The most likely scenario is that payroll obligations remain relatively constant. Because of the technicalities of salary cap rules, any new free agent the Heat would bring in would likely be on a one-year minimum salary contract (unless the player is a rookie or sophomore, who might receive a non-guaranteed second season), would have an identical tax charge (the only exception would be Josh Richardson, who would have a lower tax hit), and would not significantly impact the Heat's payroll if he replaces one of the Heat's three players with non-guaranteed contracts (Henry Walker, James Ennis and Tyler Johnson). Trade scenarios for players on lower-end contracts (e.g., Shabazz Napier) wouldn't have much effect either, assuming such player is ultimately replaced on the roster.
All that cost has a purpose: It creates enormous salary cap flexibility for the summer of 2016.
How much? Let's do the math.
The league on Wednesday re-affirmed its salary cap guidance for the 2016-17 season, at $89.0 million.
The Heat, prior to yesterday, only had three players under guaranteed contract for the 2016-17 season: Bosh at $23.7 million, McRoberts at $5.8 million, and Winslow at $2.6 million. That's three players, at $32.1 million.
To that, let's add the now-executed contract of Dragic.
Dragic received $85 million over five years. The contract will pay out $14.8 million next season and $15.9 million for 2016-17. So, we'll add $15.9 million for Dragic.
So: $89.0 million - $32.1 million - $15.9 million = $41.0 million.
After incorporating roster charges, that leaves $37.7 million left over for Wade, Whiteside and any other free agent the Heat may target. If the Heat successfully trades McRoberts, that total can increase to as much as $43.0 million.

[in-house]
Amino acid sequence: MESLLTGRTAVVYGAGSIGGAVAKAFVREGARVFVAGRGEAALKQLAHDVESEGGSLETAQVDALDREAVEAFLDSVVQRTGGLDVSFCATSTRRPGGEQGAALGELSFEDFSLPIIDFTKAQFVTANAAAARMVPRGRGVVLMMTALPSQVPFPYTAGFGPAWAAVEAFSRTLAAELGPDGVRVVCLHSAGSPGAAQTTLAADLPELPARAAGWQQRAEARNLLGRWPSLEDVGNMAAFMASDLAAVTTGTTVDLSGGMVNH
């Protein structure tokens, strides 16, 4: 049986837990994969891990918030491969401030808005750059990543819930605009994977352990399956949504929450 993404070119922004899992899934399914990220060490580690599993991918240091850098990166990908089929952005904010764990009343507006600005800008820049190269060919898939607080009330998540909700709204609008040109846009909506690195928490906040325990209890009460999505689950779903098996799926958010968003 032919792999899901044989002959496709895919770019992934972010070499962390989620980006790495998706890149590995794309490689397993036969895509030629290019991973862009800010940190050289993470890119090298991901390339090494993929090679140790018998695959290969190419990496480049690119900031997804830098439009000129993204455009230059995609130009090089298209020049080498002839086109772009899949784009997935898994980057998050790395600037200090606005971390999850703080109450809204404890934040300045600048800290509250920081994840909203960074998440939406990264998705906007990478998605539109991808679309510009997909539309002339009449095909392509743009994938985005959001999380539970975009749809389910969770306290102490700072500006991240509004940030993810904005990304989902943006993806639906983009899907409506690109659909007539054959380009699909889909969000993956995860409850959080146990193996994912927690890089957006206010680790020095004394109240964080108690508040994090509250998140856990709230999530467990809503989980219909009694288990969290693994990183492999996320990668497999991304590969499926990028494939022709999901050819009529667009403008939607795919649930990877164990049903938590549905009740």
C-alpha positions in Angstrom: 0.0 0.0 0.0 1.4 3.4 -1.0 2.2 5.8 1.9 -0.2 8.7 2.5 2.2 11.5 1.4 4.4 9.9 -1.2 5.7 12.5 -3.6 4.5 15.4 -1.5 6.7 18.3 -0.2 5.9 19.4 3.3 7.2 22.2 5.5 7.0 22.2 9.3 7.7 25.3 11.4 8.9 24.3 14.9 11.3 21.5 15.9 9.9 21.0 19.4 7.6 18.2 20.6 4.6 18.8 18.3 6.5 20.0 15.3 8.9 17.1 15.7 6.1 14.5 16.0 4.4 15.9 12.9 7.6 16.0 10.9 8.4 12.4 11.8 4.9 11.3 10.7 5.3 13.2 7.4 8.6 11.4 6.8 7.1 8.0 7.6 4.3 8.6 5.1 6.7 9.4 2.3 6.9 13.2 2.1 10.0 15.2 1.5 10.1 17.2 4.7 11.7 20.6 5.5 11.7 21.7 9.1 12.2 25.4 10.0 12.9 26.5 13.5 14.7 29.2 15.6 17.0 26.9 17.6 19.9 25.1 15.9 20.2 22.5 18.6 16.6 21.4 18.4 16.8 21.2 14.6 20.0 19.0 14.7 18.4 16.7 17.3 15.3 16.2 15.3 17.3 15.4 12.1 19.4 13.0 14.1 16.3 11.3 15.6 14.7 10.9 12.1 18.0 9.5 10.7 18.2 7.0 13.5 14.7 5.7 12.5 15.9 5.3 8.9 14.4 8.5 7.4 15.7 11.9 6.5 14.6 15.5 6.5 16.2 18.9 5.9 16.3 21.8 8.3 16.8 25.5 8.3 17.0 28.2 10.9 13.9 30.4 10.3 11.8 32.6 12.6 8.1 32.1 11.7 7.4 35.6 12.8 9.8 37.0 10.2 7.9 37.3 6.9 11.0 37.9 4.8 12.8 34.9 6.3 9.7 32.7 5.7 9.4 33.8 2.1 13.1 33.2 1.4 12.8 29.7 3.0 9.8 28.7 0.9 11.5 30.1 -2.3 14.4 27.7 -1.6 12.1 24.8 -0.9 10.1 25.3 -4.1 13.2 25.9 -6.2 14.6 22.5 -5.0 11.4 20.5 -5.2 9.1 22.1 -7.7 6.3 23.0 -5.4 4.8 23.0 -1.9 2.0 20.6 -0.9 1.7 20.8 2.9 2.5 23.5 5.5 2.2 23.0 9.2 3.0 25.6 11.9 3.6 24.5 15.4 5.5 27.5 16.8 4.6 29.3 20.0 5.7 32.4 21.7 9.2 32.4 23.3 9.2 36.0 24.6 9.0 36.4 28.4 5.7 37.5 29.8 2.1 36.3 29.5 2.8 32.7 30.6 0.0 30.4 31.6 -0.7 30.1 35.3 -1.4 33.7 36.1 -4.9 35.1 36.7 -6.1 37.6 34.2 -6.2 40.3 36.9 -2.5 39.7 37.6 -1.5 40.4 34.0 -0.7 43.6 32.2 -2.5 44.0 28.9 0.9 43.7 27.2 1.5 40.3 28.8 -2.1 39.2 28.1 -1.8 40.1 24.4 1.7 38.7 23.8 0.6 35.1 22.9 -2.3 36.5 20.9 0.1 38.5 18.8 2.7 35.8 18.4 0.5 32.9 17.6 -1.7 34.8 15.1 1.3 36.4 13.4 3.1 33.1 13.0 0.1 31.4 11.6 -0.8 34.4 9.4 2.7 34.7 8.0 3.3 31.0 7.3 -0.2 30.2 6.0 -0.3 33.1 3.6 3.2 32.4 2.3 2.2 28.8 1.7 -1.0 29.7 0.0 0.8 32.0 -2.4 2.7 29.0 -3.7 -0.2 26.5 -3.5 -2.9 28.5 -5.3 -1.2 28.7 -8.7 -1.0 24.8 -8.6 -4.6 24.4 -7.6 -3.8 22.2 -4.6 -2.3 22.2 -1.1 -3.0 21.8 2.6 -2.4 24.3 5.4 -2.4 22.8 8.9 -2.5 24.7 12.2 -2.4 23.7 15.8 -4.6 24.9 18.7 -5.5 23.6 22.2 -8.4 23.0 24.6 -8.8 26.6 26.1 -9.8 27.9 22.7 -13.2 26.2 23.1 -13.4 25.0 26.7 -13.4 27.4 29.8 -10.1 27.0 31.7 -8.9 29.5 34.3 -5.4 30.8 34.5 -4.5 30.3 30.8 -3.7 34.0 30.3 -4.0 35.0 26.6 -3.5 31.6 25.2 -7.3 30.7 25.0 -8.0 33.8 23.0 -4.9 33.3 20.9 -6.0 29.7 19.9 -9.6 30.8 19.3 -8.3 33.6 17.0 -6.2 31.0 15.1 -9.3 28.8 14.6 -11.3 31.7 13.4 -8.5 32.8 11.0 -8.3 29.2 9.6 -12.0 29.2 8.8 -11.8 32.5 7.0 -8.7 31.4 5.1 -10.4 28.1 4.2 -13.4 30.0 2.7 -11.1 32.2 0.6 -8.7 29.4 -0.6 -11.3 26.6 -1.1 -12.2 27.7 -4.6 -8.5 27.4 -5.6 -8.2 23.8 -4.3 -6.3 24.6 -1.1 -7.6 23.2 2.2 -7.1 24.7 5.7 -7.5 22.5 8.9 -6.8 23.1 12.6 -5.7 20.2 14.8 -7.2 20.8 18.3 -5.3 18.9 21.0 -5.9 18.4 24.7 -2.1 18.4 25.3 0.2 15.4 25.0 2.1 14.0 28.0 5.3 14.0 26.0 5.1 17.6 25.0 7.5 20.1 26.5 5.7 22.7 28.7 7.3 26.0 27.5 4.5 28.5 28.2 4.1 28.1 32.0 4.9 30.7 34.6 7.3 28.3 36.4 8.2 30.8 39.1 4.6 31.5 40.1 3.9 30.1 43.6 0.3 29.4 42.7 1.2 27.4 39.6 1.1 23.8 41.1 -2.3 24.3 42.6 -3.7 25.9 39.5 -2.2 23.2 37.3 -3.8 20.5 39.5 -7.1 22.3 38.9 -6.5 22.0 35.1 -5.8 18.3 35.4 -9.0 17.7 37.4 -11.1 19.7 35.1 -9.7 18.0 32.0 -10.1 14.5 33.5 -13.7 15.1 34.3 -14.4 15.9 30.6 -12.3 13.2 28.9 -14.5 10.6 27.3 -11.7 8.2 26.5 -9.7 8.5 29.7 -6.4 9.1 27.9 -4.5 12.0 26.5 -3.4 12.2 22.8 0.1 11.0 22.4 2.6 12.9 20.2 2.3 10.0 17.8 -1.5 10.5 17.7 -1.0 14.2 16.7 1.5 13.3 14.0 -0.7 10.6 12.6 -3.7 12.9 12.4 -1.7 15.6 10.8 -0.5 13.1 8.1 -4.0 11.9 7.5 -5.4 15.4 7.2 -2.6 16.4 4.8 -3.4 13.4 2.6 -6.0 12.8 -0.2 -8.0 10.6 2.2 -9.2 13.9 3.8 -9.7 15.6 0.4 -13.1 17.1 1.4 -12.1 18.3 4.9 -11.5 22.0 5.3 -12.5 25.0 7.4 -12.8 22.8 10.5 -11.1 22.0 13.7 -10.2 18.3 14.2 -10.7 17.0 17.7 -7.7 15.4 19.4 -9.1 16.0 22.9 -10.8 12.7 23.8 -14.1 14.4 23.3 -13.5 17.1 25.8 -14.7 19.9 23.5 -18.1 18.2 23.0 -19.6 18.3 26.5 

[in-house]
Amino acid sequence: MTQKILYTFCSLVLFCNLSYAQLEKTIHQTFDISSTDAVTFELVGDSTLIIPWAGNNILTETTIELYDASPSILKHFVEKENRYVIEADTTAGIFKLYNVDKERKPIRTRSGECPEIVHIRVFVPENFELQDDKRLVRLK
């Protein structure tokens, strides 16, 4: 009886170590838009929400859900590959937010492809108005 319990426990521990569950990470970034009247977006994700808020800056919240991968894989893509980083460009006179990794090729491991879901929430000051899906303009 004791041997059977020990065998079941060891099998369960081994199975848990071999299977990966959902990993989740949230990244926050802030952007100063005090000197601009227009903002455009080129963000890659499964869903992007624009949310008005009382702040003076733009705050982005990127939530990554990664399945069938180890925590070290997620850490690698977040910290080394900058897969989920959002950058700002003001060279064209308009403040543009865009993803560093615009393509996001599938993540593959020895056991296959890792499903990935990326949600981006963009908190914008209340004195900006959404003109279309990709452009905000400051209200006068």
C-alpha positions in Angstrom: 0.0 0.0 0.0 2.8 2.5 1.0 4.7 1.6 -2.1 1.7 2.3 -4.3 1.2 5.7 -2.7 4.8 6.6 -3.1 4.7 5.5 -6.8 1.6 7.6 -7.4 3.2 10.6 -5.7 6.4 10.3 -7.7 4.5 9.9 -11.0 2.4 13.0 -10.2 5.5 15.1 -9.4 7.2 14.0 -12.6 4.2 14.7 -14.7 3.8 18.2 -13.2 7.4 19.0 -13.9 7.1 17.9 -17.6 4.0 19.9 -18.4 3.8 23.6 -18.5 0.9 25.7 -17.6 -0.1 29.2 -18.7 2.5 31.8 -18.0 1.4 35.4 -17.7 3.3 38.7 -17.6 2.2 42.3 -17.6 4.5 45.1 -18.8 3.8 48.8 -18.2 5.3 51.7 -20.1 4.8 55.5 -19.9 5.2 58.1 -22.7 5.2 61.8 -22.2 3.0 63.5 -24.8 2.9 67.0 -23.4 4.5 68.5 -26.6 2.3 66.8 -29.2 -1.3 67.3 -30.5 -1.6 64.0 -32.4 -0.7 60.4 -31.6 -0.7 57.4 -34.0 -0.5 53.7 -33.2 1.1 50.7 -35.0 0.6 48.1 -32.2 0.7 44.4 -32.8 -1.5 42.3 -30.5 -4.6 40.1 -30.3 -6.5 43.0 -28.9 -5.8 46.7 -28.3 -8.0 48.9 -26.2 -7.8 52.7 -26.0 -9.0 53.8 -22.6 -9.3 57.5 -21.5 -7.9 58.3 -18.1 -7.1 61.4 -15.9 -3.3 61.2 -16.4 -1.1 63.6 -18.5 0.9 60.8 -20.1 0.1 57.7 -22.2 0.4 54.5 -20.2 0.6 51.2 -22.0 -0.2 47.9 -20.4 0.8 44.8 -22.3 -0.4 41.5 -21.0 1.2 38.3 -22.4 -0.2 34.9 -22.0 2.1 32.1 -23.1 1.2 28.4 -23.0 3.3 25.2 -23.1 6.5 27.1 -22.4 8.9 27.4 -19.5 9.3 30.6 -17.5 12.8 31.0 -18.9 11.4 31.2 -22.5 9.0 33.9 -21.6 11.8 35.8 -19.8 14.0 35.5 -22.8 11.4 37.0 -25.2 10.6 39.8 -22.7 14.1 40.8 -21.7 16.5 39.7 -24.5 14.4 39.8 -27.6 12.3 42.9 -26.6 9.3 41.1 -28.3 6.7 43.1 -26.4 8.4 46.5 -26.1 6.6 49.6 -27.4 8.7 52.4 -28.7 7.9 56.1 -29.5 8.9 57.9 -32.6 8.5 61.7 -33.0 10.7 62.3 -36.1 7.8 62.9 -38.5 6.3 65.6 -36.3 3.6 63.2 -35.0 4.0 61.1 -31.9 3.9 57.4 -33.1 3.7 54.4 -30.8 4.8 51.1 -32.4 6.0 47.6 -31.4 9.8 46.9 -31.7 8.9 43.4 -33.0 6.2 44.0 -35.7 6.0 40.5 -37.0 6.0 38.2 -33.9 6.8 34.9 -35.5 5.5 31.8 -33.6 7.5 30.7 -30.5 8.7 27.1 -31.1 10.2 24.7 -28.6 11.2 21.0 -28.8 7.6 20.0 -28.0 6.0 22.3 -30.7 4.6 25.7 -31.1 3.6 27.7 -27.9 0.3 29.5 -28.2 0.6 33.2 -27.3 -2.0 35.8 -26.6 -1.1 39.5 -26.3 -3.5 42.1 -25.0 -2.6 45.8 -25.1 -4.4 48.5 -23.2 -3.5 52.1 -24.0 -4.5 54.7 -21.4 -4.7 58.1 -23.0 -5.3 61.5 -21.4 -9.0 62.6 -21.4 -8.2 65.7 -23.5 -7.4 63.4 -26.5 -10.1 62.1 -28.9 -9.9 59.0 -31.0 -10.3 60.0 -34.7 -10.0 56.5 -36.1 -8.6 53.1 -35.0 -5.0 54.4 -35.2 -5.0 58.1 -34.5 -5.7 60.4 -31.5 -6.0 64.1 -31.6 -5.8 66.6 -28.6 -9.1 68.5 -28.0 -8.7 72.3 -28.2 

A maximum salary for Whiteside is currently projected at $20.9 million, though the Heat will surely look to pay him less. Which leaves at least $17 million, but possibly $20 million, $25 million or maybe even $30 million left over of cap room for the summer of 2016!
Wade certainly did not create this windfall possibility for the Heat without coming to some sort of understanding about his future. He will surely command part of that money.
But that is where the importance of the flexibility he has provided the Heat organization is so critical: How much he takes for 2016-17 will likely depend on who the Heat targets that summer. If the Heat attracts someone like Kevin Durant, he could take a very low salary (possibly with a very large contract the following summer to close out his career). If the Heat attracts nobody, it could allocate a very large portion of its cap space to Wade. Or anything in between.
Imagine this scenario: Imagine if Wade took a discount for the 2016-17 season, all the way to the minimum salary, in order for the Heat to maximize its $43.0 million. That would provide the Heat with $42.0 million to split between Whiteside and another player. Perhaps enough for, say, Durant (his max would be $25.1 million).
Why might Wade do that? Well... It could get the Heat Durant. But that's not all. The league is projecting another blast higher in the salary cap for the 2017-18 season, which could leave the Heat with substantial cap space for that summer as well. But Wade's cap hold would be so low that the Heat could use up all of that cap space elsewhere and then, when all the cap space is used up, turn back to Wade and pay him a salary (even up to the max) that exceeds the cap. Imagine this Heat team with enough cap room for Whiteside and Durant next summer, another premium free agent in 2017-18, AND Wade making back most or all he sacrificed by not taking his long-term deal.
Is that even remotely likely? No. But that's not the point. The point is that, with the Heat's current flexibility, the possibilities are endless.
And so, the Heat's team of the present and vision for the future have seemingly come into clearer focus.
For the 2015-16 season: Dragic (PG), Wade (SG), Deng/Winslow (SF), Bosh/McRoberts (PF) and Whiteside (C). With some depth to be added in the form of minimum salary contracts.
For the 2016-17 season: Dragic (PG), Winslow (SF), Bosh (PF), and up to $43 million for Wade, Whiteside and another!
Is that a strong enough foundation?
Is it enough to compete for championships?
Is it enough to attract a top-tier free agent in the summer of 2016?
Only time will tell.